We all know that Donald Trump is “tough” on the border. He wants to separate families, keep out Muslims, deport Mexicans, conduct flashy raids, and build a wall. These things range from heartless to useless, but there’s a funny thing missing from the list:
In President Trump’s many vocal pronouncements about stopping illegal immigration, one solution he promoted during the campaign has been conspicuously missing — a requirement that employers check whether workers are legal.
Eight states require nearly all employers to use the federal government’s online E-Verify tool for new hires, but efforts to expand the mandate to all states have stalled, despite polls showing widespread support and studies showing that it reduces unauthorized workers….With the unemployment rate at a 17-year low and the Trump administration cracking down on foreign workers, lawmakers are reluctant to champion a measure that could exacerbate the labor shortage and hurt business constituents — even one that is popular among a broad swath of Americans.
House Republicans are forging ahead with a debate over the future of young undocumented immigrants who arrived in the United States as children, but the fate of an E-Verify provision remains in limbo.
I occupy a weird spot these days: somewhere in the middle on immigration. That doesn’t sound like it should be weird—it’s the middle!—but at least in public discourse it seems to be entirely missing. On the right they’re all arguing about how big the crocodiles should be in the moat they’re going to build next to the razor wire wall. On the left there seems to be almost no appetite for enforcing immigration laws at all. But for various reasons, most of them practical, I favor limiting immigration. However, I don’t want to stop it dead, and I don’t want enforcement to be flamboyantly inhumane. I just want people to know that there’s a fairly reasonable way to apply for legal entrance, but if you’re in the country illegally you’ll eventually end up back where you came from. That’s all.
The best way to do this is to attack the problem at its source. With a few exceptions, the reason that immigrants cross the southern border is economic: they can get better jobs in America than they can in Mexico or Guatamala. So the obvious answer is not a bigger fence or more raids: it’s cutting off the jobs. And the best way to do that is to force employers to follow the law when they hire people, and to apply enough resources to it that they know there’s a good chance of getting caught if they don’t.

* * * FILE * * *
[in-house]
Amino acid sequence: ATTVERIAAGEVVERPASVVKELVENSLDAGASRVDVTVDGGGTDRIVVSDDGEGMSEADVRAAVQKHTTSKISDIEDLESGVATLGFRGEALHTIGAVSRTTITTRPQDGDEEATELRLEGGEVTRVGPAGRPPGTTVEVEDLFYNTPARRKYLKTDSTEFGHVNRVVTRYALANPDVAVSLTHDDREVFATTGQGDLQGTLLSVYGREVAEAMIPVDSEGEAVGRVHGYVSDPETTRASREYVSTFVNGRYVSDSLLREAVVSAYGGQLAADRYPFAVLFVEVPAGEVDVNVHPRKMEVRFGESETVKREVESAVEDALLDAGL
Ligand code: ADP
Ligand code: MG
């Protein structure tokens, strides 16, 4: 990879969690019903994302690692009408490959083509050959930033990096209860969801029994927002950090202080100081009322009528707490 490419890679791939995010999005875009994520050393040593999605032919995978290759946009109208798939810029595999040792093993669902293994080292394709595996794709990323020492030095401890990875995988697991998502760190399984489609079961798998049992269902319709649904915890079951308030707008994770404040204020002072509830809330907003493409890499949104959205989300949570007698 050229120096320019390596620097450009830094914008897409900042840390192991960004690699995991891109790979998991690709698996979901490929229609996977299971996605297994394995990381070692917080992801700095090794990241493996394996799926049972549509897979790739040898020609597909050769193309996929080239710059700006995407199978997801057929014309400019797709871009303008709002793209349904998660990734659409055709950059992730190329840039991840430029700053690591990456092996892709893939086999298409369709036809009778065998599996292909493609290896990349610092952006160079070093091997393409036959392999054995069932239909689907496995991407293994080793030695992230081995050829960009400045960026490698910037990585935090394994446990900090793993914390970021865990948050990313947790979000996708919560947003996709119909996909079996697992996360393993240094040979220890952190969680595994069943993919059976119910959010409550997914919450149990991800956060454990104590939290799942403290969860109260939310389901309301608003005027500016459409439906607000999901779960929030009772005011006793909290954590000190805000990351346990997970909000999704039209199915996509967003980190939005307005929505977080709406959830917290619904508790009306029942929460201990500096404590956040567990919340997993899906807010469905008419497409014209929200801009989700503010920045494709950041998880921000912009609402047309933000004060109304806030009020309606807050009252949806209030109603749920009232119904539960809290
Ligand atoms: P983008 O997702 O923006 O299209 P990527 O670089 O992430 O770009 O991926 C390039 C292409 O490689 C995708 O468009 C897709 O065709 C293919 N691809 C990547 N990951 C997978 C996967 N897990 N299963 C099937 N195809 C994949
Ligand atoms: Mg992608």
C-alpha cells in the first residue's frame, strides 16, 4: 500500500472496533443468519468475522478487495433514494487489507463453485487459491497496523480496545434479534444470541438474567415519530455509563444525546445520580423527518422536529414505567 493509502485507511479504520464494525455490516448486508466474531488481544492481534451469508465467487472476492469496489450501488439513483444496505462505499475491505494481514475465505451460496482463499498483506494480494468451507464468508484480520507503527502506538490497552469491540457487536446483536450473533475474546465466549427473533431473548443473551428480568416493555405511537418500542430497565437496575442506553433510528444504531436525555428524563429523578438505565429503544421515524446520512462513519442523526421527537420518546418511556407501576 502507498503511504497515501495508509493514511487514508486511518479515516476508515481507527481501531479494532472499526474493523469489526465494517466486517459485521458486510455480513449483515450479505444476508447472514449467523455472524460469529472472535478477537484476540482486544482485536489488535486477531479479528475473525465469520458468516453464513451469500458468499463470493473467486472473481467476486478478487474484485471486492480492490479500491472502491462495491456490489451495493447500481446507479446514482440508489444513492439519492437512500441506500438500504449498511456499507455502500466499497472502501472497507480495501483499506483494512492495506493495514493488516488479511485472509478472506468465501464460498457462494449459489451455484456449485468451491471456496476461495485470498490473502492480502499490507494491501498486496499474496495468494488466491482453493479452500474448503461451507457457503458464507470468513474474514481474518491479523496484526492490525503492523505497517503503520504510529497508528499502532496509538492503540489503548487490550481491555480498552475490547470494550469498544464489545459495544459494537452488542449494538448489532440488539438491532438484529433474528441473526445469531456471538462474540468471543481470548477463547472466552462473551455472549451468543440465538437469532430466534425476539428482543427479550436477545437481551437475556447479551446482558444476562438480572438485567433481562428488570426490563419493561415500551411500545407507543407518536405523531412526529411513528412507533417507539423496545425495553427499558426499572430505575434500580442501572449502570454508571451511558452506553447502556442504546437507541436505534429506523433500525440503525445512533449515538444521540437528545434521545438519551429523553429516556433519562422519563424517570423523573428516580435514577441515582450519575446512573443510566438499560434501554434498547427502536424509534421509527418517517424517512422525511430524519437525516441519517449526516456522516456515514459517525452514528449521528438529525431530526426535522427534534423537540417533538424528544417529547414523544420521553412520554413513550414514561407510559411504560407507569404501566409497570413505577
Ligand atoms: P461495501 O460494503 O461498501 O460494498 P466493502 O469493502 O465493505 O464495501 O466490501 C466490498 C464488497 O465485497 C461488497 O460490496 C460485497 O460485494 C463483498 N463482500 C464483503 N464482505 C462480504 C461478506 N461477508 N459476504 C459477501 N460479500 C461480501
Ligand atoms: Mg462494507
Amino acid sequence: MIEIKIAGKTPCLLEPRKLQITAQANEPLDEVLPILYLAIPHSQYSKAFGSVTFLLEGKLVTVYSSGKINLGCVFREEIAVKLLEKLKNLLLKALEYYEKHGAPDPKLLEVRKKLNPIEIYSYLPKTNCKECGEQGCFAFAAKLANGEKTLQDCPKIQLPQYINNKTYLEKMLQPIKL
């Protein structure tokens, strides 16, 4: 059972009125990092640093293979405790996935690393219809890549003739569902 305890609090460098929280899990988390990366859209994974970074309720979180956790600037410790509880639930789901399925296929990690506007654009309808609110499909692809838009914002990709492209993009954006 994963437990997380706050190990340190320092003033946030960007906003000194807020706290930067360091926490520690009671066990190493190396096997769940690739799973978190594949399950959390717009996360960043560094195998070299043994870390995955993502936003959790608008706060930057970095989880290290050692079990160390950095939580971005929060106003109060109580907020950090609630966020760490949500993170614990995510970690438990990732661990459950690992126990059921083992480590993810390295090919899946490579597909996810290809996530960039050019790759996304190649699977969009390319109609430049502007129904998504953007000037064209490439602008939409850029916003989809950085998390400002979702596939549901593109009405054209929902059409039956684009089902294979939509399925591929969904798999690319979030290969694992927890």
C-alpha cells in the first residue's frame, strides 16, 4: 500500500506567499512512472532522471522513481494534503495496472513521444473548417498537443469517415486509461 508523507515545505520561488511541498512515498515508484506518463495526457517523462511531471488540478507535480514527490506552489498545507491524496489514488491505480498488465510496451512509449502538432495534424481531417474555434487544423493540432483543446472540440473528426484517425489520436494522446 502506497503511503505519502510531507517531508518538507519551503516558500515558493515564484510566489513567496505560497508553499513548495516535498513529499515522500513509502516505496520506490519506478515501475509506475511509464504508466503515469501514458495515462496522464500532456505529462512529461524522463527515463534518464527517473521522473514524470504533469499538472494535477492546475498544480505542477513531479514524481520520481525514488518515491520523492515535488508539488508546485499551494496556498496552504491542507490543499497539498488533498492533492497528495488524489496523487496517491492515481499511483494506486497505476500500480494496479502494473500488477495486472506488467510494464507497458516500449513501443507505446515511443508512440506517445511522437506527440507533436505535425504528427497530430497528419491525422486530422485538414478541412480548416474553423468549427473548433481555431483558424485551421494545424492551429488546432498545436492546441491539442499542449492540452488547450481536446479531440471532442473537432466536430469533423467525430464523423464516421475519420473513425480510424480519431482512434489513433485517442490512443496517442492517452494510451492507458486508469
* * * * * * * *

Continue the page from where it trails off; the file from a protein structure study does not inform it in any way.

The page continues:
The benefits of this system are legion. First, it’s American law enforcement dealing with American employers. Second, the fines levied help pay for most or all of the enforcement. Third, ICE agents don’t need to demand papers from people who are doing nothing but speaking Spanish. Just leave them alone and arrest people who commit crimes. Fourth, you don’t need to separate families or even spend much time deporting people. If they can’t get jobs, they’ll move back home on their own.
Now, I’m well aware that E-Verify isn’t perfect. It needs to be improved, and the appeal procedure needs to be quick and accurate. But that can be done, and it can probably be done for a lot less money than building a stupid wall or taking kids away from their parents. No system built by humans is perfect, but E-Verify could probably be 99.9 percent accurate if it were designed properly, and that would be good enough.
So what’s the holdup? The answer is that no matter how much social conservatives think they own the Republican Party, they don’t. Corporations and rich people own the party, and they don’t want ICE agents raiding them. They don’t really care very much if Trump screws around with a wall, because they know a wall won’t make much difference. But they do care about E-Verify, because it would work and it would cost them money. So it lies around unloved, even though it’s almost certainly the best immigration enforcement option we have. And when I say “best,” I mean it’s both the most effective and the most humane.
Now, there’s still the question of what the basic immigration law should be. Guest workers? Higher quotas? Lower quotas? Quotas based on labor needs? For my money, I’d want something that allows in more immigrants, but not a lot more immigrants. Whatever it is, though, it has to be decided no matter what the enforcement mechanism is. And once we’ve done that, E-Verify is the way to enforce it.